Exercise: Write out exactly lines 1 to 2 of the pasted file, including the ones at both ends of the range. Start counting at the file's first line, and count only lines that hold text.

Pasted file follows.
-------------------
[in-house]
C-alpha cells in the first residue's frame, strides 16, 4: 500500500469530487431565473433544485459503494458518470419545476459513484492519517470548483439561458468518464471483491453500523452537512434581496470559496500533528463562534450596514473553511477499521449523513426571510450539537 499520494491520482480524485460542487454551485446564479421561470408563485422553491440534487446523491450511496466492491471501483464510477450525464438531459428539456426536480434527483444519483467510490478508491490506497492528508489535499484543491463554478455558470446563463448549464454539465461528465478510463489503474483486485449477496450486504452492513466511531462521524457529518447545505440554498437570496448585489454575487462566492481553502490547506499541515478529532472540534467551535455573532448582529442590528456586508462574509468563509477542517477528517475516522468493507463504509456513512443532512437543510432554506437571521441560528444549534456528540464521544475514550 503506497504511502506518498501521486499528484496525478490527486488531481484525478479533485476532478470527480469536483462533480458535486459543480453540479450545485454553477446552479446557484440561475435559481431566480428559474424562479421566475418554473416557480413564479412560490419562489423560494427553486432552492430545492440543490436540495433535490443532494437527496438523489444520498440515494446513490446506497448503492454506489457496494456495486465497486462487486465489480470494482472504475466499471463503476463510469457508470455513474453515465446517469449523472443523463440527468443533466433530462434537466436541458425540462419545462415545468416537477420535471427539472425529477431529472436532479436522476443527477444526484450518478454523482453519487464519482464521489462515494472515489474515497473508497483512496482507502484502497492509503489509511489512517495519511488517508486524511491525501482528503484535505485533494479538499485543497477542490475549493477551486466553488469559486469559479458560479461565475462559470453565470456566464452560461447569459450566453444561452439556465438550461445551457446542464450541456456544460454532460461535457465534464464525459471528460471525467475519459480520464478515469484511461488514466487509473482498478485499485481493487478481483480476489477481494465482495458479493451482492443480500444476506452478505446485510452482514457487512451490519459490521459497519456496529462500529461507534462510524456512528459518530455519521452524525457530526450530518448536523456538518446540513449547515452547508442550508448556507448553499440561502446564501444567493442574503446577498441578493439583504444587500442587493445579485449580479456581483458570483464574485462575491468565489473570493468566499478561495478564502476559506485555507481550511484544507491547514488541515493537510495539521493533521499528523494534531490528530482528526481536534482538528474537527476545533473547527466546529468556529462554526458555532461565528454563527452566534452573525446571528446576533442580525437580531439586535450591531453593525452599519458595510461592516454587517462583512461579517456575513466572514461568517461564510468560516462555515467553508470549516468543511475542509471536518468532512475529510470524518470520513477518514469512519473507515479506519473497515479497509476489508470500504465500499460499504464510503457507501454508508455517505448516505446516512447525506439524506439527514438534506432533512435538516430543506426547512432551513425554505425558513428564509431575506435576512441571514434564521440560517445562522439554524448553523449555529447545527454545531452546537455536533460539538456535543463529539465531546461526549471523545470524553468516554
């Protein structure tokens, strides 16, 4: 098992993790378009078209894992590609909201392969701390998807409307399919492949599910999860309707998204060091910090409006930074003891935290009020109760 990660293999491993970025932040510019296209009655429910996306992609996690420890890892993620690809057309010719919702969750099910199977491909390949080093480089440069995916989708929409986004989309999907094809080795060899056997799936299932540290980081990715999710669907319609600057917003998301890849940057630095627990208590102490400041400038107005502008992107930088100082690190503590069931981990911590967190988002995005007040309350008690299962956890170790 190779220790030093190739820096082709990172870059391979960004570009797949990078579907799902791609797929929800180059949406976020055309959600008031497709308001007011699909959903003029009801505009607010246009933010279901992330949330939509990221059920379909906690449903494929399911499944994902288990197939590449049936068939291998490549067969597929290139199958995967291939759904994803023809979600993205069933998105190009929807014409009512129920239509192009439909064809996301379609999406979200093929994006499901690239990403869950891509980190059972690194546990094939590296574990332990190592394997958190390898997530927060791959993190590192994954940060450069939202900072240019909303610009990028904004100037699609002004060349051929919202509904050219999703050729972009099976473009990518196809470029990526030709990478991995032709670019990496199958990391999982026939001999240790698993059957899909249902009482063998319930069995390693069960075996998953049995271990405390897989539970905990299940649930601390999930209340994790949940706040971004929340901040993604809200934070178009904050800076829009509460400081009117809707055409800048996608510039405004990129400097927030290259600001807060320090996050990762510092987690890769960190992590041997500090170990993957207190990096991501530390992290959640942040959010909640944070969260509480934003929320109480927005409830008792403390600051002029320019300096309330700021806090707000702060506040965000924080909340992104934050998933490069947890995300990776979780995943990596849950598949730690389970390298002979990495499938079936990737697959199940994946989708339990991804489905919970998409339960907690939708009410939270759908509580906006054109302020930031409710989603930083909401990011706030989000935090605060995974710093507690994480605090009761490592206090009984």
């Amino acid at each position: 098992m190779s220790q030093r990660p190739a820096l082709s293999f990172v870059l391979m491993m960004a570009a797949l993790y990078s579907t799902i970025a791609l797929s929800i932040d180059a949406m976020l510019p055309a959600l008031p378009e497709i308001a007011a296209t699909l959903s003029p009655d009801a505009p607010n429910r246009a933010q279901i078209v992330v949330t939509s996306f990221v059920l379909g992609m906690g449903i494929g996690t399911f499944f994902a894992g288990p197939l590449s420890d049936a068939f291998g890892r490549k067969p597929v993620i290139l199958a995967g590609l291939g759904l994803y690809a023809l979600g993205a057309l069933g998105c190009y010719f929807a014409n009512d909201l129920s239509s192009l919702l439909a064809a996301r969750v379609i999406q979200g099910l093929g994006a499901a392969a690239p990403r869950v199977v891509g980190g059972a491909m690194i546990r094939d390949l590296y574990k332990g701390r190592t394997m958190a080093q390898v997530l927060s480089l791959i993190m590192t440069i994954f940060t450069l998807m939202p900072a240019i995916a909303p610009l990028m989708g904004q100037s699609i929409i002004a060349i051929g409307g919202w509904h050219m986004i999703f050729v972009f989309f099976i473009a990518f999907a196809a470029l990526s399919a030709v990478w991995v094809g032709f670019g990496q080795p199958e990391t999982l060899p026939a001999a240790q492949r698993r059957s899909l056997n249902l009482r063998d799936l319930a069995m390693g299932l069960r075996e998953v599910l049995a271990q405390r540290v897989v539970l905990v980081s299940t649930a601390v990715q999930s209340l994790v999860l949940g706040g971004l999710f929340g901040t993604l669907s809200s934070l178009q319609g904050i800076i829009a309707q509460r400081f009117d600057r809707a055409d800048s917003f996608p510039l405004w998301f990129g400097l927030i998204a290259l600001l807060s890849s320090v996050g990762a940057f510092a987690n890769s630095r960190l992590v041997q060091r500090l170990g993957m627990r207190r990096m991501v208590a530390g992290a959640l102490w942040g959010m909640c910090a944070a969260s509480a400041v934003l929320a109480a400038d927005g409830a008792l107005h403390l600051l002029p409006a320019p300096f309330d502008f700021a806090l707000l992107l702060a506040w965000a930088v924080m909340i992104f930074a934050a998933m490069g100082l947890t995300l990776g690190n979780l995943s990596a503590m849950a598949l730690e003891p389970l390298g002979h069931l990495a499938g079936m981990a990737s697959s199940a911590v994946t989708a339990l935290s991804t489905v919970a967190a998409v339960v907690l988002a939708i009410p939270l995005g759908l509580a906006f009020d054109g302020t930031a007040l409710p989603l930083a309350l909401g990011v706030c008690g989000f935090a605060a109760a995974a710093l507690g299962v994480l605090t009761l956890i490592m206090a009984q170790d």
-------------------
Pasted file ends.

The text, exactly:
[in-house]
C-alpha cells in the first residue's frame, strides 16, 4: 500500500469530487431565473433544485459503494458518470419545476459513484492519517470548483439561458468518464471483491453500523452537512434581496470559496500533528463562534450596514473553511477499521449523513426571510450539537 499520494491520482480524485460542487454551485446564479421561470408563485422553491440534487446523491450511496466492491471501483464510477450525464438531459428539456426536480434527483444519483467510490478508491490506497492528508489535499484543491463554478455558470446563463448549464454539465461528465478510463489503474483486485449477496450486504452492513466511531462521524457529518447545505440554498437570496448585489454575487462566492481553502490547506499541515478529532472540534467551535455573532448582529442590528456586508462574509468563509477542517477528517475516522468493507463504509456513512443532512437543510432554506437571521441560528444549534456528540464521544475514550 503506497504511502506518498501521486499528484496525478490527486488531481484525478479533485476532478470527480469536483462533480458535486459543480453540479450545485454553477446552479446557484440561475435559481431566480428559474424562479421566475418554473416557480413564479412560490419562489423560494427553486432552492430545492440543490436540495433535490443532494437527496438523489444520498440515494446513490446506497448503492454506489457496494456495486465497486462487486465489480470494482472504475466499471463503476463510469457508470455513474453515465446517469449523472443523463440527468443533466433530462434537466436541458425540462419545462415545468416537477420535471427539472425529477431529472436532479436522476443527477444526484450518478454523482453519487464519482464521489462515494472515489474515497473508497483512496482507502484502497492509503489509511489512517495519511488517508486524511491525501482528503484535505485533494479538499485543497477542490475549493477551486466553488469559486469559479458560479461565475462559470453565470456566464452560461447569459450566453444561452439556465438550461445551457446542464450541456456544460454532460461535457465534464464525459471528460471525467475519459480520464478515469484511461488514466487509473482498478485499485481493487478481483480476489477481494465482495458479493451482492443480500444476506452478505446485510452482514457487512451490519459490521459497519456496529462500529461507534462510524456512528459518530455519521452524525457530526450530518448536523456538518446540513449547515452547508442550508448556507448553499440561502446564501444567493442574503446577498441578493439583504444587500442587493445579485449580479456581483458570483464574485462575491468565489473570493468566499478561495478564502476559506485555507481550511484544507491547514488541515493537510495539521493533521499528523494534531490528530482528526481536534482538528474537527476545533473547527466546529468556529462554526458555532461565528454563527452566534452573525446571528446576533442580525437580531439586535450591531453593525452599519458595510461592516454587517462583512461579517456575513466572514461568517461564510468560516462555515467553508470549516468543511475542509471536518468532512475529510470524518470520513477518514469512519473507515479506519473497515479497509476489508470500504465500499460499504464510503457507501454508508455517505448516505446516512447525506439524506439527514438534506432533512435538516430543506426547512432551513425554505425558513428564509431575506435576512441571514434564521440560517445562522439554524448553523449555529447545527454545531452546537455536533460539538456535543463529539465531546461526549471523545470524553468516554